I am pleasantly surprised by the recent renaissance of interest in Shakespeare’s The Winter’s Tale. This summer I attended a delightful all-female production staged by Maiden Phoenix Theatre Company in a Somerville park, free for all to attend. This year Jeanette Winterson released her novel version of the play, The Gap of Time, published by Hogarth Shakespeare. In January, I plan to attend a film screening of the Kenneth Branagh Theatre Company production, performed by no-less than the likes of Kenneth Branagh and Dame Judi Dench (the attraction of seeing the latter will help me stomach the performance despite the former).
And now, Actors’ Shakespeare Project has staged the show at United Parish, in Brookline. The production is directed by Melia Bensussen, who points out in the program notes that “the play is not bound by genre, nor confined by the rules of nature.” The inherent weirdness of the play, exemplified by its rapid flip from tragedy to comedy, and the passage of sixteen years that occurs between Act 3 and Act 4, is appealing. Unfortunately, this production seems to be too much drawn to the freedom that comes with staging “weirdness.” Odd staging decisions coupled with an incredibly lackluster performance from the male lead made ASP’s Winter’s Tale drag too long into the night.
The play showcases snap decisions and eternal regrets, boiling passions and endless brooding, love, betrayal, loss, and redemption. King Leontes (Allyn Burrows), monarch of Sicilia, upsets the alliance between his nation and Bohemia when he accuses his best friend since boyhood, King Polixenes (Nigel Gore), of committing adultery with Leontes’ wife, Queen Hermione (Mara Sidmore). Leontes loses his friend, his queen, his children, and his advisor Camillo (Jesse Hinson) in his rashness. But sixteen years go by, and a new generation of lovers, aided by a kindhearted shepherd (Burrows), a swaggering swindler (Steven Barkhimer), the possible magic powers of Hermione’s friend Paulina (Marianna Bassham), and the hunger of a famous scene-ending bear, push The Winter’s Tale back from the brink of tragedy to a (possibly) happy ending. No other Shakespeare play is like it.
But the strangeness of the plot should not lead to arbitrariness in staging. The play is aided by minimalism, and I think it was wise to stage it in a church, on a set created by pushing the audience to three sides of the space (set design by Cristina Todesco). But I could not account for the odd placement of metal beams, small round light bulbs, and plain white sheets that made up the centerpiece of the set. Nor could I find much cohesion in the occasional use of music, of the music-box, fantastical sort (sound design by Dave Remedios). The decision to have an actor (Barkhimer) mouth the voice of Leontes’ son, the prince Mamilius, in lieu of having a young person perform the child’s role felt misguided. And the decision to dress the actors in (mostly) Edwardian clothing, however nicely tailored, seemed apropos of nothing considering the nonspecific set and distinct lack of period props (costume design by Mary Lauve).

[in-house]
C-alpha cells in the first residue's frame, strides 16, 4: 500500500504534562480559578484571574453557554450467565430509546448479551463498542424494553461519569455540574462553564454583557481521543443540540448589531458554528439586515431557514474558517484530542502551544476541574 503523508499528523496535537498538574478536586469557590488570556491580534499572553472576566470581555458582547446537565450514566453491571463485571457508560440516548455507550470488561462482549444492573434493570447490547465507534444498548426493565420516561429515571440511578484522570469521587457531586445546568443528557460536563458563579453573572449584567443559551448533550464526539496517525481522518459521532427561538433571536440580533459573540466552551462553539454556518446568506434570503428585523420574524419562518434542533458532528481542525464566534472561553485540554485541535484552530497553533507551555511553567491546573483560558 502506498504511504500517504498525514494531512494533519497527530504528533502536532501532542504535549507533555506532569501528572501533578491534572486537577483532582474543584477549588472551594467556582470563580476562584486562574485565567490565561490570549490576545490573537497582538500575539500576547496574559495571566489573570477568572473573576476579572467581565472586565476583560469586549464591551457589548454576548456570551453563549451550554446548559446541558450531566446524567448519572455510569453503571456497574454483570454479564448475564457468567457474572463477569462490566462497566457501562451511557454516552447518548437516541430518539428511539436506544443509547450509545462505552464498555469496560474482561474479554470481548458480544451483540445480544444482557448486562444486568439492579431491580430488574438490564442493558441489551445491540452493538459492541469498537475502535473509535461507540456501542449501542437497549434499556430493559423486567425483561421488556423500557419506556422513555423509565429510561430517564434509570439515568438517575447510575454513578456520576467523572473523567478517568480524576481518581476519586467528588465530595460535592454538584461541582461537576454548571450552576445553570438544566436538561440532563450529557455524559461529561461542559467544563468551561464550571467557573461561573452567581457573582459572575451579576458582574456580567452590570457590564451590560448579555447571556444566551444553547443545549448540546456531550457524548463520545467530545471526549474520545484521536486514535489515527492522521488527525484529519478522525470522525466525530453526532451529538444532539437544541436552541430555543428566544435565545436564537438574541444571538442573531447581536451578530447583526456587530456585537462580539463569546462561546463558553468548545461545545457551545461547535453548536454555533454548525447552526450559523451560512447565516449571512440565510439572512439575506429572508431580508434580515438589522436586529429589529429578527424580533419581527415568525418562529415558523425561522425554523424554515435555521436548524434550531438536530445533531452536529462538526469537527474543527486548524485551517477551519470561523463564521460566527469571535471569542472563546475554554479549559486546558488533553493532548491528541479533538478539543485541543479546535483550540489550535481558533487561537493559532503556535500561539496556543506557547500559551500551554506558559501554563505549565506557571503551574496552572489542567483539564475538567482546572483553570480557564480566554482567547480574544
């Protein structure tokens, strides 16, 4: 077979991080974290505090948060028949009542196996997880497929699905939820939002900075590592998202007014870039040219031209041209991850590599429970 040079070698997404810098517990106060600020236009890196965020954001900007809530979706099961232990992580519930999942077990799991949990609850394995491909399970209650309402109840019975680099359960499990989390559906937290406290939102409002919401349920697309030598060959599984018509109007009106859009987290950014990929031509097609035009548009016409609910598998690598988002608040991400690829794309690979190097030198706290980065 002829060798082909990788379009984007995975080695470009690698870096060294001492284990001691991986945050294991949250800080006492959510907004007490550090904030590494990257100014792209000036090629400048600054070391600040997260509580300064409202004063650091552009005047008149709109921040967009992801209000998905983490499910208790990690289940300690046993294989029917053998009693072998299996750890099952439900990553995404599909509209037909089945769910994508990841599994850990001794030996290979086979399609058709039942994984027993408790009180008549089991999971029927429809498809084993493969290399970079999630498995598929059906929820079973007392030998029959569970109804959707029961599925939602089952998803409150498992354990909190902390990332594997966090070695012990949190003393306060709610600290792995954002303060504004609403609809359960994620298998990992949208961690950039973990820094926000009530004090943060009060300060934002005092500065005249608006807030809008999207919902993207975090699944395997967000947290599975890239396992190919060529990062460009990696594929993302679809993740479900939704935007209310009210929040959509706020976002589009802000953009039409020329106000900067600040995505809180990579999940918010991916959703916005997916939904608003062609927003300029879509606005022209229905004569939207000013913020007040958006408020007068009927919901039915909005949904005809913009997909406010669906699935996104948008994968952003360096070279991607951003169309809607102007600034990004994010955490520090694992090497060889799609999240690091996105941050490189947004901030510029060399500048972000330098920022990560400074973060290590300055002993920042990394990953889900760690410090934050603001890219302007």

Brilliant acting could have somewhat made up for confusing staging. And I found great acting in Barkhimer’s grave Antigonus and suave Autolycus, in Sidmore’s commanding Hermione. I especially snapped to attention whenever Bassham strode the stage. Her Paulina felt modern in its fury, without sacrificing any of the depth of the early modern text. She managed to convey a surprising amount of humor in her fearless reprimands of Leontes, making their confrontations electric.
Well, electric as they could be. The Winter’s Tale rests heavily on Leontes, who gets the lion’s share of the play’s lines. It is a difficult part. Leontes has to swivel from courtly graciousness to dangerous jealously, to cold fury, to a thirst to humiliate, to murderous rage, and just as quickly to horror, to penitence, to heartbreaking regret. To play these shifts without alienating the audience, to portray this gamut of emotions without damaging the narrative cohesion of the story is a delicious challenge for any actor.
Burrows did not play Leontes poorly. He seemed not to play Leontes at all. All we saw of the King of Sicilia was a gentleman who paced to and fro across the stage, pendulum-like, who talked and mouthed all the right lines in all the right places, and yet lent them no fire, no power, no life. It was like watching someone stand before a delicious feast, and refuse to take a bite.
I hope more local companies, community, fringe, and professional alike, take up The Winter’s Tale as a quintessential Shakespeare to stage. Go ahead and drop Romeo and Juliet, Much Ado About Nothing, and even Hamlet (for a little while, anyway), and try on this exquisite play for size. But please, perform it with zest, with joy, with all the ursine might you can muster. Please don’t leave your audience with a “sad tale,” even if it is “winter.”
Actors’ Shakespeare Project’s production of The Winter’s Tale is playing now through January 3rd, 2016, at United Parish in Brookline.